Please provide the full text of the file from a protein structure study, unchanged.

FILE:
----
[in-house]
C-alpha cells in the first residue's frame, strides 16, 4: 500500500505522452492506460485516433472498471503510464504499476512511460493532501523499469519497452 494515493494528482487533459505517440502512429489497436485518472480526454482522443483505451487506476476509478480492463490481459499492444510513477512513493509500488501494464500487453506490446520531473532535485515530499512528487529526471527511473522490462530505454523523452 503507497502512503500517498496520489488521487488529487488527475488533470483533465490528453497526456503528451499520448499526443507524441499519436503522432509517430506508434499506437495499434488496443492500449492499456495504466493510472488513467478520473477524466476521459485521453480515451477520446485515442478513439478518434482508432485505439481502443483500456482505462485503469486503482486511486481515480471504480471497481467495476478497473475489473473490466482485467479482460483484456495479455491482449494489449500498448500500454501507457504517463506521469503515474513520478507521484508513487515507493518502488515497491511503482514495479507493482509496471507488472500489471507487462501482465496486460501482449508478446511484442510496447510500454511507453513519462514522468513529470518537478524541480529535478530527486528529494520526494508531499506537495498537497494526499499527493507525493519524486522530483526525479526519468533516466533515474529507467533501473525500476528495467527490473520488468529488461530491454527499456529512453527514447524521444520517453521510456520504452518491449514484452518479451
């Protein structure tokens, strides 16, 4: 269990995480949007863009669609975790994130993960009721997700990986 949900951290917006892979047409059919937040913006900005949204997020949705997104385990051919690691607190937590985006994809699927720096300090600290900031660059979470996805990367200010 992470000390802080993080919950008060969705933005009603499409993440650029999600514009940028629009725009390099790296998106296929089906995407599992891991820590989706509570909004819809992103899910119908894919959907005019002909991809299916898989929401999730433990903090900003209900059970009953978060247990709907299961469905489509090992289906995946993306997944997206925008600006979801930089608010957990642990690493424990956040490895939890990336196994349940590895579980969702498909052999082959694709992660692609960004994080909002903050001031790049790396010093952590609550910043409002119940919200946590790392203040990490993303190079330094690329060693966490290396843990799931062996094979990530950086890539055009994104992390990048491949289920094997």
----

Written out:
[in-house]
C-alpha cells in the first residue's frame, strides 16, 4: 500500500505522452492506460485516433472498471503510464504499476512511460493532501523499469519497452 494515493494528482487533459505517440502512429489497436485518472480526454482522443483505451487506476476509478480492463490481459499492444510513477512513493509500488501494464500487453506490446520531473532535485515530499512528487529526471527511473522490462530505454523523452 503507497502512503500517498496520489488521487488529487488527475488533470483533465490528453497526456503528451499520448499526443507524441499519436503522432509517430506508434499506437495499434488496443492500449492499456495504466493510472488513467478520473477524466476521459485521453480515451477520446485515442478513439478518434482508432485505439481502443483500456482505462485503469486503482486511486481515480471504480471497481467495476478497473475489473473490466482485467479482460483484456495479455491482449494489449500498448500500454501507457504517463506521469503515474513520478507521484508513487515507493518502488515497491511503482514495479507493482509496471507488472500489471507487462501482465496486460501482449508478446511484442510496447510500454511507453513519462514522468513529470518537478524541480529535478530527486528529494520526494508531499506537495498537497494526499499527493507525493519524486522530483526525479526519468533516466533515474529507467533501473525500476528495467527490473520488468529488461530491454527499456529512453527514447524521444520517453521510456520504452518491449514484452518479451
């Protein structure tokens, strides 16, 4: 269990995480949007863009669609975790994130993960009721997700990986 949900951290917006892979047409059919937040913006900005949204997020949705997104385990051919690691607190937590985006994809699927720096300090600290900031660059979470996805990367200010 992470000390802080993080919950008060969705933005009603499409993440650029999600514009940028629009725009390099790296998106296929089906995407599992891991820590989706509570909004819809992103899910119908894919959907005019002909991809299916898989929401999730433990903090900003209900059970009953978060247990709907299961469905489509090992289906995946993306997944997206925008600006979801930089608010957990642990690493424990956040490895939890990336196994349940590895579980969702498909052999082959694709992660692609960004994080909002903050001031790049790396010093952590609550910043409002119940919200946590790392203040990490993303190079330094690329060693966490290396843990799931062996094979990530950086890539055009994104992390990048491949289920094997």